This one has Zizek as a keyword. Never a good sign.
This one has Zizek as a keyword. Never a good sign.
Pardon my heavy use of direct quotes in this post. I find it necessary to do this because I want to demonstrate in detail my chain of reasoning that leads to the admittedly controversial conclusion that the Soviet Union was not “dismantled”, as certain Marxists allege, but collapsed owing directly to the operation of the law of value. –Jehu
This is the final part of a series.
What led to what Bronson calls “the tacit abandonment of the Soviet commitment to providing for a continually shorter workday and workweek” and ultimately to a fully developed communist society? And how might this tacit abandonment have contributed to the collapse of the Soviet mode of production?
In his essay, “Lessons from the Demise of State Socialism in the Soviet Union and China”, the writer, David M. Kotz argues that the Soviet Union did not in fact collapse. It was dismantled by a group of persons committed to creating a capitalist society in its place:
“As we show in Kotz and Weir (1997, ch. 5), the Soviet planned economy did not collapse. Despite some disruptions from economic reform legislation that took effect in 1988, real output and real aggregate consumption grew continuously from 1985 through the first half of 1990. … The record shows that the Soviet planned economy did not collapse — it was dismantled through political means, as power shifted from Gorbachev to Boris Yeltsin and the pro-capitalist coalition.”
The argument by Kotz rests on the assumption the reforms of 1988 were not themselves an expression of the collapse, but is this true? I want to suggest that the collapse of the Soviet Union began long before the events of 1989-1991. The collapse of the Soviet Union began with the tacit abandonment by the Soviets to continually shorter labor time and a fully developed communist society.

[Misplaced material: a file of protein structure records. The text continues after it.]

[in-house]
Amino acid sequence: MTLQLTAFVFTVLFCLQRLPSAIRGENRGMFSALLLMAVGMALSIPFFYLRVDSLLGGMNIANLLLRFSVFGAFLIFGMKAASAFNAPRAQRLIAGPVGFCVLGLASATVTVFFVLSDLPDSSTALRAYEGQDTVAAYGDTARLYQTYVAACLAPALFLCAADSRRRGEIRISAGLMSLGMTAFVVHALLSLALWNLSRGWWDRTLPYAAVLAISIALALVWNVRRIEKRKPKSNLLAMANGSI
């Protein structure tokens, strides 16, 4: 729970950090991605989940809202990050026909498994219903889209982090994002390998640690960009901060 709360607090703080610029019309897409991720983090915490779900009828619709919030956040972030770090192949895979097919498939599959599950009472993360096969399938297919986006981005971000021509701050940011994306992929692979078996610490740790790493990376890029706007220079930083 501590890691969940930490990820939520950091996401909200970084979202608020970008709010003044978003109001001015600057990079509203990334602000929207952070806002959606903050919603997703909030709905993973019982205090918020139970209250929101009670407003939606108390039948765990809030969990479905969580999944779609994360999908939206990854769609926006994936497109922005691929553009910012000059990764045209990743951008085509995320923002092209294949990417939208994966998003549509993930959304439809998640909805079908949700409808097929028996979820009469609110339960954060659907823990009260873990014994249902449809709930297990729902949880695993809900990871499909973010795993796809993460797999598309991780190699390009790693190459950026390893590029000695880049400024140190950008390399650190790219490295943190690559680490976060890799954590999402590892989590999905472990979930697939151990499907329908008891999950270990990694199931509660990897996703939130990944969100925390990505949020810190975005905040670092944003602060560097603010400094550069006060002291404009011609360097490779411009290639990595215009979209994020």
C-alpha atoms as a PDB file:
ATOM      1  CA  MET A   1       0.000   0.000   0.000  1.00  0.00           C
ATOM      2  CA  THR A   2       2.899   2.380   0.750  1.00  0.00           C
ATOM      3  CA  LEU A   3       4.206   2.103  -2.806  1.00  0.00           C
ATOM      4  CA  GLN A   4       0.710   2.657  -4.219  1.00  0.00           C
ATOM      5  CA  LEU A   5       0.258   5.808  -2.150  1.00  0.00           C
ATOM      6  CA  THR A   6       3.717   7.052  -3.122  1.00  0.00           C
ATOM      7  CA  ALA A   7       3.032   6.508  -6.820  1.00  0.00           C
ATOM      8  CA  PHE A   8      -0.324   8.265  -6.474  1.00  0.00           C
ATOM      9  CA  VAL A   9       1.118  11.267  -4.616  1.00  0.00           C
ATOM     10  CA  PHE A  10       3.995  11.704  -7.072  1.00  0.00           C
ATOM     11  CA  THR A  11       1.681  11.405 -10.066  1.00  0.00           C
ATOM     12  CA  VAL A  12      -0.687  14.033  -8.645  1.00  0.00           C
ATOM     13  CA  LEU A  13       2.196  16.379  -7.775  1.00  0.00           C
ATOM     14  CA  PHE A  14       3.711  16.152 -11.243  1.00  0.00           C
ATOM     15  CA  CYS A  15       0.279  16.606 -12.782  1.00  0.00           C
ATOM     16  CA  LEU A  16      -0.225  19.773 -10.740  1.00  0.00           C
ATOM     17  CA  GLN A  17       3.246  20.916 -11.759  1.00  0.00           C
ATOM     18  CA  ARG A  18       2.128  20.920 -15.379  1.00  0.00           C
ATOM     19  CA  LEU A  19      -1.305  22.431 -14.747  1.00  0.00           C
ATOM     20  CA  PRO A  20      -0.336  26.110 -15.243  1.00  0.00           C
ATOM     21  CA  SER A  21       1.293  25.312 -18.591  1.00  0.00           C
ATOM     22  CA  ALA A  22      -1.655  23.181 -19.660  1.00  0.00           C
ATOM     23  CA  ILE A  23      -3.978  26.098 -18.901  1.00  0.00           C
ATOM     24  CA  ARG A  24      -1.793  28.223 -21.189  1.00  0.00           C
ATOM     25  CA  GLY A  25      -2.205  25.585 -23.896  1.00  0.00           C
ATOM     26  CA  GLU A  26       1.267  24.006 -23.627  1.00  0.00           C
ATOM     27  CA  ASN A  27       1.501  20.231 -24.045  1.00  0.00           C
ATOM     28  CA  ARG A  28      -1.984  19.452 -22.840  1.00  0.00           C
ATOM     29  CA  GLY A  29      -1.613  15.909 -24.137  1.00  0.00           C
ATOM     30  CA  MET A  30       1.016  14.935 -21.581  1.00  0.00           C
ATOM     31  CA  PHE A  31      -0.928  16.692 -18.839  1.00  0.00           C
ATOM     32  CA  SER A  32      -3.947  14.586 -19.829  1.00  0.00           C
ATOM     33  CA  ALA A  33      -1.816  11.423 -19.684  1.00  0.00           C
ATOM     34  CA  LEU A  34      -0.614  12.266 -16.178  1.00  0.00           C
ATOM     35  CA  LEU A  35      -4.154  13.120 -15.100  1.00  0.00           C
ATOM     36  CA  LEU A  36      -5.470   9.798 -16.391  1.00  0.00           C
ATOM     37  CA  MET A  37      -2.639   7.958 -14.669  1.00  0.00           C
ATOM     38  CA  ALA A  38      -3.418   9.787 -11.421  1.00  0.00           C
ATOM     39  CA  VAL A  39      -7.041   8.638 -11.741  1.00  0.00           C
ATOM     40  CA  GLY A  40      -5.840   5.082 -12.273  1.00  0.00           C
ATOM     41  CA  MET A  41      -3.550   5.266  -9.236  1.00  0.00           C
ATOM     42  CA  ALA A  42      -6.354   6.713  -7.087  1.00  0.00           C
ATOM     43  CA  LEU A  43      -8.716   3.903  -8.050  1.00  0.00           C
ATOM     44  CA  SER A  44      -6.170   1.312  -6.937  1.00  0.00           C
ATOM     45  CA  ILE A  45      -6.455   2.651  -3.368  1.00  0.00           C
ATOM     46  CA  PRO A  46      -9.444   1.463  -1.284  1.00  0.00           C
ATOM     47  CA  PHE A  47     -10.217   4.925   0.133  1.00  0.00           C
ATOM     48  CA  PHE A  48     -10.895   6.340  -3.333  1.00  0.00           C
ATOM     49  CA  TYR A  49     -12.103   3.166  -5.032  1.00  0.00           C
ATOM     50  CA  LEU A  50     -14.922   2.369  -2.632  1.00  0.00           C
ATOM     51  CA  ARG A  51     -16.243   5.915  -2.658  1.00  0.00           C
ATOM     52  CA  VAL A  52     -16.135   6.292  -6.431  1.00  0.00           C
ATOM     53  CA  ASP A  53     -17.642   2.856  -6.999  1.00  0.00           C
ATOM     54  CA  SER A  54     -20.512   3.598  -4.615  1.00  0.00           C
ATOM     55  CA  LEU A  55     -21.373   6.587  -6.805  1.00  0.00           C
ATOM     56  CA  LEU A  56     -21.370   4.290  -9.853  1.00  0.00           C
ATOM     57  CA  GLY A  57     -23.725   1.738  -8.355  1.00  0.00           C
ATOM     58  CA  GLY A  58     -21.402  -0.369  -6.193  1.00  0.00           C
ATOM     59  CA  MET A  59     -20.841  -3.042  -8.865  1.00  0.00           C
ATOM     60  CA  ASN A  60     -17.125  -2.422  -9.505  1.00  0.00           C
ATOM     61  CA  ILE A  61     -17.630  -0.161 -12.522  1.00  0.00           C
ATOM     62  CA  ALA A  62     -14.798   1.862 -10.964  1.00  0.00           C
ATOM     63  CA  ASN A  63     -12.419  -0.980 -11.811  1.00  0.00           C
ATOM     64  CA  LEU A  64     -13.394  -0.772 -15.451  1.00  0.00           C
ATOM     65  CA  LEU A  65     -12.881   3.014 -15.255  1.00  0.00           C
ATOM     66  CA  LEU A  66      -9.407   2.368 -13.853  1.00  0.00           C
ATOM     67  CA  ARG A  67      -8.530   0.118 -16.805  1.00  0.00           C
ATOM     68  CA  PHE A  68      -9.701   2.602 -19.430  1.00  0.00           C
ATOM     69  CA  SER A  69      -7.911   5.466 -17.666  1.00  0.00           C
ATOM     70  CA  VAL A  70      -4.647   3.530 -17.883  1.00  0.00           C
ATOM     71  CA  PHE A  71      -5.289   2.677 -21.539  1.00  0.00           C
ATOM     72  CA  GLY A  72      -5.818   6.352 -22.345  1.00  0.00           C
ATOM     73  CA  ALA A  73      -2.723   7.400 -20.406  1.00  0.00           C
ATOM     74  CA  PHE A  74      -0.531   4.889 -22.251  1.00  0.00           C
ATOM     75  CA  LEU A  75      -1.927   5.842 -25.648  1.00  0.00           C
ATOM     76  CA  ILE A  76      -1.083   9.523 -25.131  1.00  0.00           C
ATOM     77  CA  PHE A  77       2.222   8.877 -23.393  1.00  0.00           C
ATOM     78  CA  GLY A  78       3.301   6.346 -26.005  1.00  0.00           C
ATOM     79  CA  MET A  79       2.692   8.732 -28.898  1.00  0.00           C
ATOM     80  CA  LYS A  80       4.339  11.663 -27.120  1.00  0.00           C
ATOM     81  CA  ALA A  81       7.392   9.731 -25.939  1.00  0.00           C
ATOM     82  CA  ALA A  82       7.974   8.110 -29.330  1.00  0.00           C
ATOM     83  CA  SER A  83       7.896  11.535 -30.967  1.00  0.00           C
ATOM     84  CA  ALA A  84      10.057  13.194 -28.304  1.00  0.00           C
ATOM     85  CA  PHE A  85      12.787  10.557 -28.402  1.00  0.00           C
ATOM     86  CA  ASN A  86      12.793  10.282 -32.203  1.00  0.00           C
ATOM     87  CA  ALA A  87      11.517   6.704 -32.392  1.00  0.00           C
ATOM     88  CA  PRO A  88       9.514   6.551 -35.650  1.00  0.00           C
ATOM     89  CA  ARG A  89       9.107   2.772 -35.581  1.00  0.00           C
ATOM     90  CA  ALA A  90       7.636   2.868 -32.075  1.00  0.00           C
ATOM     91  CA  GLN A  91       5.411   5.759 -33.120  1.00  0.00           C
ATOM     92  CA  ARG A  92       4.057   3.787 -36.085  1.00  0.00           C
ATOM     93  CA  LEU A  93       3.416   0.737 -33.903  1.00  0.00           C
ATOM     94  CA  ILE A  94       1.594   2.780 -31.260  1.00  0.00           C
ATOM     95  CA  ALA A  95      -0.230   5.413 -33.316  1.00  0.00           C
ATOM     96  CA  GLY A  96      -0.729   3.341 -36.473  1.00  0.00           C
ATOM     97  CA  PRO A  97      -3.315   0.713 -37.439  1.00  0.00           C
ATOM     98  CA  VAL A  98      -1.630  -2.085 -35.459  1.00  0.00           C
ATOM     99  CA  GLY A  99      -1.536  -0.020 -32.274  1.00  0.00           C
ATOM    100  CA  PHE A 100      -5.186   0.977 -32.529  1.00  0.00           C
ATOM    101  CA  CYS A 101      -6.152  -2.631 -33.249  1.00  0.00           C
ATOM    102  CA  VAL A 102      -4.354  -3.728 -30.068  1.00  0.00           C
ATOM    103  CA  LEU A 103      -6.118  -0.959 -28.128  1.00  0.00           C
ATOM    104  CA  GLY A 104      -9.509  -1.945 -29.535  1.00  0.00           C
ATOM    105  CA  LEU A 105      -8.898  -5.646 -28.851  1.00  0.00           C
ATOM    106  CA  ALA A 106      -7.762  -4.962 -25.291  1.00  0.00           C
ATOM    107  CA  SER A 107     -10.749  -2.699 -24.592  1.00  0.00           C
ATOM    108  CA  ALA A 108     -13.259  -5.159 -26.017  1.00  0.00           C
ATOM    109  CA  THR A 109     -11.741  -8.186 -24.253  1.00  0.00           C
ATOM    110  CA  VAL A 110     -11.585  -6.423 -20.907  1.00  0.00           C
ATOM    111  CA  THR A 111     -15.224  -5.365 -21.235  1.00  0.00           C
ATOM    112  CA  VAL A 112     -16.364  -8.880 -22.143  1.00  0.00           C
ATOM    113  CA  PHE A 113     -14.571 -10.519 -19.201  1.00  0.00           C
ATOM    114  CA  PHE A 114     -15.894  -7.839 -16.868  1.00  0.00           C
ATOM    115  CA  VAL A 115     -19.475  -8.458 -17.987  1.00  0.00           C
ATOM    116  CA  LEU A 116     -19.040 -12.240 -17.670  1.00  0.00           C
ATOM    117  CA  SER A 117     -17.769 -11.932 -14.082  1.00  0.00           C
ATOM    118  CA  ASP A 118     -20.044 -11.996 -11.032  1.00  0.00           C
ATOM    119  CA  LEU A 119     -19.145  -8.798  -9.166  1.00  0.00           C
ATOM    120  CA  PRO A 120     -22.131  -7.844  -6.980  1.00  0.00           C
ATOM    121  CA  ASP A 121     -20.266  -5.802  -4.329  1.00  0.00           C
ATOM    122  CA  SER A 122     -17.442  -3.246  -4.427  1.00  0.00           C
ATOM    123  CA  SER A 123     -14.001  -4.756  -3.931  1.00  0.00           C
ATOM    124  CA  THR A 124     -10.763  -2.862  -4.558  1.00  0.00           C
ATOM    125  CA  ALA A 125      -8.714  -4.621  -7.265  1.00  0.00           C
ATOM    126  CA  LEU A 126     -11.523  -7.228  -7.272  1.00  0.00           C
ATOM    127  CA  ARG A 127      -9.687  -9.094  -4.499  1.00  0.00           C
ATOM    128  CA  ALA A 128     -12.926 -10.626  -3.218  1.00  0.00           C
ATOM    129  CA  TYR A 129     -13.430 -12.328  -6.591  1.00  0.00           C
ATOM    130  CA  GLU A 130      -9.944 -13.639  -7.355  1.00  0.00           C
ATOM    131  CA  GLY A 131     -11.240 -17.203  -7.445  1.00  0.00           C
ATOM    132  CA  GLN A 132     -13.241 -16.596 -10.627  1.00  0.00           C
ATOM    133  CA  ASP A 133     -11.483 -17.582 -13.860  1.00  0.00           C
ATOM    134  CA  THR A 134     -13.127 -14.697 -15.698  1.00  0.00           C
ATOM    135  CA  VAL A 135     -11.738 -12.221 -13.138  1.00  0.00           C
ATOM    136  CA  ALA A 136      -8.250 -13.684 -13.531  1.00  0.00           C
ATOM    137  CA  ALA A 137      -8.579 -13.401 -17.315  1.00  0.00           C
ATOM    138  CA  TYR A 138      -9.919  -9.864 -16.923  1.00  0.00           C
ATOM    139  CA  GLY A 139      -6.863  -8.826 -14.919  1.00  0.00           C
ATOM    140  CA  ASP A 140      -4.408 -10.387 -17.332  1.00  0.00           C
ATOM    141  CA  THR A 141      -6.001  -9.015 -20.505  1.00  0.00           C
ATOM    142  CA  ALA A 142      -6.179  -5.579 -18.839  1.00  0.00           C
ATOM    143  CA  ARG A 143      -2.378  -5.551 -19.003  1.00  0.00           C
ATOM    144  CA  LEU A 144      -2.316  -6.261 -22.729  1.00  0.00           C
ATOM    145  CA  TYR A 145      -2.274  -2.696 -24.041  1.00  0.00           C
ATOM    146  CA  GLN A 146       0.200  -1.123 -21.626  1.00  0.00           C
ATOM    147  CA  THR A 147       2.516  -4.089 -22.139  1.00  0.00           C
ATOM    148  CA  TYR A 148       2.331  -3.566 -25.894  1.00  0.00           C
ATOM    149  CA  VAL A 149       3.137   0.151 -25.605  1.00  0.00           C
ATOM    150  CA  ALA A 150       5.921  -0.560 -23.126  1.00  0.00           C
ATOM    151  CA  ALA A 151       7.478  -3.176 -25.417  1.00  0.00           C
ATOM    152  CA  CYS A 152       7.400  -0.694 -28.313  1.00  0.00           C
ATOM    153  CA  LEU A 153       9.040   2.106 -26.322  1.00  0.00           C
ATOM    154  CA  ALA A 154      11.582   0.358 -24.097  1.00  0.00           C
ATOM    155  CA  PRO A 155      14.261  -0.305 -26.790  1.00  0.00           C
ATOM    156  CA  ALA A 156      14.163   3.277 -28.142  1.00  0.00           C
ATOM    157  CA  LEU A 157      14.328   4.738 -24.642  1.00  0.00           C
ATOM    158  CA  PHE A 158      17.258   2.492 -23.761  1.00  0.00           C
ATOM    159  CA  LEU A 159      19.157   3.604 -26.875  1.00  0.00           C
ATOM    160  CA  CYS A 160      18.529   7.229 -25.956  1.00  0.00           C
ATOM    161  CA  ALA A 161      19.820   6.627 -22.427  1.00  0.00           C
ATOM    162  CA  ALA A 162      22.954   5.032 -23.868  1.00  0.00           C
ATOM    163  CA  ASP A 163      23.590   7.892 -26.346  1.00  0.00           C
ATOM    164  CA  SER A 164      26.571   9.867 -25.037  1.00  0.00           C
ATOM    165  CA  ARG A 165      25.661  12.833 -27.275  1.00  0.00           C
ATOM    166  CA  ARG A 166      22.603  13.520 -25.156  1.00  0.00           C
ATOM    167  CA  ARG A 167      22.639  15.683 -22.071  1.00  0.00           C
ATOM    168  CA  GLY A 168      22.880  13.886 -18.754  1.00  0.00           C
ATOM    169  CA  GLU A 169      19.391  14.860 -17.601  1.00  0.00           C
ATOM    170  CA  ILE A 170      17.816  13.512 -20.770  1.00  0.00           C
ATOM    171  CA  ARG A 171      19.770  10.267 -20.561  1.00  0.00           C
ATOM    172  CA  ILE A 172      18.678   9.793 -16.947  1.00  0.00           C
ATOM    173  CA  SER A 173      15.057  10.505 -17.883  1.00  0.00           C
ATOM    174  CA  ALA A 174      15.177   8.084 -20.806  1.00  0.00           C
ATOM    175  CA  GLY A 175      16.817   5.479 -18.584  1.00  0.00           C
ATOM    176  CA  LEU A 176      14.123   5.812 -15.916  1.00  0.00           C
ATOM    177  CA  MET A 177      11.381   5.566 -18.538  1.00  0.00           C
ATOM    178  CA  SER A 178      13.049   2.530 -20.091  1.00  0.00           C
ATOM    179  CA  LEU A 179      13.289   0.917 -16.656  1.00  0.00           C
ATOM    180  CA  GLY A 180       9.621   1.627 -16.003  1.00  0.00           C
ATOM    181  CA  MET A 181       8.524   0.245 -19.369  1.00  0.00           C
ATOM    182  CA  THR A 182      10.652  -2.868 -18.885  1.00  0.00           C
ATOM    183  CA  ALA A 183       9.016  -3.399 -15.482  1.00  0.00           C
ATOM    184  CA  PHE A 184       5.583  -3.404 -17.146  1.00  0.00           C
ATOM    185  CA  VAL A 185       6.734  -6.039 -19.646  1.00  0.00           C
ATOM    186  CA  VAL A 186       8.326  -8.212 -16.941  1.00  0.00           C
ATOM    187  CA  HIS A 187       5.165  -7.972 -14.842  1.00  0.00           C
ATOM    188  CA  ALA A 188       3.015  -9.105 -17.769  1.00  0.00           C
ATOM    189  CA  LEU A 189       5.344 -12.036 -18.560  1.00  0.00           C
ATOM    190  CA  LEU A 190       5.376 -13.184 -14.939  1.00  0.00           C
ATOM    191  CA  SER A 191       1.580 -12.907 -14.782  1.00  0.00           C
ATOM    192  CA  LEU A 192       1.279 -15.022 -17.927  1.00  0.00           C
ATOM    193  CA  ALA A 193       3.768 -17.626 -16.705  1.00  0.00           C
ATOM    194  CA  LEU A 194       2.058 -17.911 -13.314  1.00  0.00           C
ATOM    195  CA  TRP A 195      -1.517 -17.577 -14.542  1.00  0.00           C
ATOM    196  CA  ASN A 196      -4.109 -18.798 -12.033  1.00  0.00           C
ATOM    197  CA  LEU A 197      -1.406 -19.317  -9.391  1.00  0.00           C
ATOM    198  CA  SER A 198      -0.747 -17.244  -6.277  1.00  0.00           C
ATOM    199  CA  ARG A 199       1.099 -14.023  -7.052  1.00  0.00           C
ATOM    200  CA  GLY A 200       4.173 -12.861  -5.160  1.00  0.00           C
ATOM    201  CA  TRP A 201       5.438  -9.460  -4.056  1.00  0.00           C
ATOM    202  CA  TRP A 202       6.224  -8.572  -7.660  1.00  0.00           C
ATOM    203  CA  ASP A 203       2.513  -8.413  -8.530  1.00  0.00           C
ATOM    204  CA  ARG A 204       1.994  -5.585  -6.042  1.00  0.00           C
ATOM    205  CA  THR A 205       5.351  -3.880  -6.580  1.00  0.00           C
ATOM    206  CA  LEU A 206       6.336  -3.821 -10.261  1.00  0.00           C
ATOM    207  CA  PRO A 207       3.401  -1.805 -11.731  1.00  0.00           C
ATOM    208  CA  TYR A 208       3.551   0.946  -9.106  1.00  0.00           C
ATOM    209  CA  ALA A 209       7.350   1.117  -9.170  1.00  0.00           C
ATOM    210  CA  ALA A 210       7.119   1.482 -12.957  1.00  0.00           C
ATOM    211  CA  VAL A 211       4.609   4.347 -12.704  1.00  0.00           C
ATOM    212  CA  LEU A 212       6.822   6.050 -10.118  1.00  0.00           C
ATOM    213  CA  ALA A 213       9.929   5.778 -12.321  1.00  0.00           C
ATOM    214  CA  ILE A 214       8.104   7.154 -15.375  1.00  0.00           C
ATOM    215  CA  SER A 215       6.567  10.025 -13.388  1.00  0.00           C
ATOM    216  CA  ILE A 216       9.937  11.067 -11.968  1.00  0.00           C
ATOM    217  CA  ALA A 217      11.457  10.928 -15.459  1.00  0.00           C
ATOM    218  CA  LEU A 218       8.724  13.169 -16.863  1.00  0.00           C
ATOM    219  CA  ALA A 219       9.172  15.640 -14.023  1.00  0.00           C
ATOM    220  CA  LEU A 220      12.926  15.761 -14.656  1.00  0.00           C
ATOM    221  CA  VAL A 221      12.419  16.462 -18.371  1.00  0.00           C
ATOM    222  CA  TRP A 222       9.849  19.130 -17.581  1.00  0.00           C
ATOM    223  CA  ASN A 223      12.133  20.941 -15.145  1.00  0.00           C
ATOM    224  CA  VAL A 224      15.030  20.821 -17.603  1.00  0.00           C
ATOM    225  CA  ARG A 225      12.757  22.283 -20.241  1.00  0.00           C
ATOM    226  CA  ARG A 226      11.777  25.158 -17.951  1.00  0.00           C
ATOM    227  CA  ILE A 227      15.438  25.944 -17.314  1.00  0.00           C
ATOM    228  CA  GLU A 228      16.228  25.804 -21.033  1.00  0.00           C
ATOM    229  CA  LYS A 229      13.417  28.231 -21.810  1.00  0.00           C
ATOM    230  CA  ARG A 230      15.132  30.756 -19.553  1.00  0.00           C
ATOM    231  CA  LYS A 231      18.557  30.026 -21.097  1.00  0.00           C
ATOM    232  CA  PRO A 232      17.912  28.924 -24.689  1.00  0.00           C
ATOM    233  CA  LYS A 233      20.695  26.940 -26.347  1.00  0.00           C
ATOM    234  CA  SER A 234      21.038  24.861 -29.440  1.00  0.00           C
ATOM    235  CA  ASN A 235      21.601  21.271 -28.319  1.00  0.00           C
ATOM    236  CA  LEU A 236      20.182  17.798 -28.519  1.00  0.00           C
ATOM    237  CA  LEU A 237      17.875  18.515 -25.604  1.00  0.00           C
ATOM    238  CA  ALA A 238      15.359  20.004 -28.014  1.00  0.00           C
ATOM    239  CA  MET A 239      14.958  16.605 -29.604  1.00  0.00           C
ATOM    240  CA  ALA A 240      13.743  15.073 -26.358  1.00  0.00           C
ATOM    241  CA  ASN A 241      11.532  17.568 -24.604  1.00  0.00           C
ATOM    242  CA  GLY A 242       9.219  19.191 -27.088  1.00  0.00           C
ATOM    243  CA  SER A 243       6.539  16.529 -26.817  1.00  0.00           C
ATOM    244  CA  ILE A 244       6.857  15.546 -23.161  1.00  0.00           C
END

The collapse of the Soviet Union begins, in other words, long before the attempt to reform the economic mechanism; it begins in the 1960s with the decision by the Soviets to forego reduction of hours of labor in favor of maximizing output.
The undeniable fact of the life of modern capitalism is the phenomenon of the mass occurrence of superfluous wage labor, i.e. those that do not contribute to the efficiency of resource management in any direct (or not even indirect) manner (or do not produce useful value).
What is the relation between artificial intelligence and Marx’s general intellect?
“According to Marx, the general intellect – i.e. knowledge as the main productive force – fully coincides with fixed capital – i.e. the ‘scientific power’ objectified in the system of machinery. Marx thus neglects the way in which the general intellect manifests itself as living labour.”
If you are one of them, you can contact me directly at email@example.com
(Continued from part one)
Obviously the Soviet Union never made it to a fully communist society, but what is unclear is why the SU failed to achieve its goal and why it subsequently collapsed. Moishe Postone has suggested that the collapse of the Soviet Union has to be seen in the context of the global failure of the workers movement after 1970 or so. This makes sense, but it is only a suggestion, not an explanation. It suggests that the same forces leading to neoliberalism in the West were at work within the Soviet Union as well, although perhaps in a different form.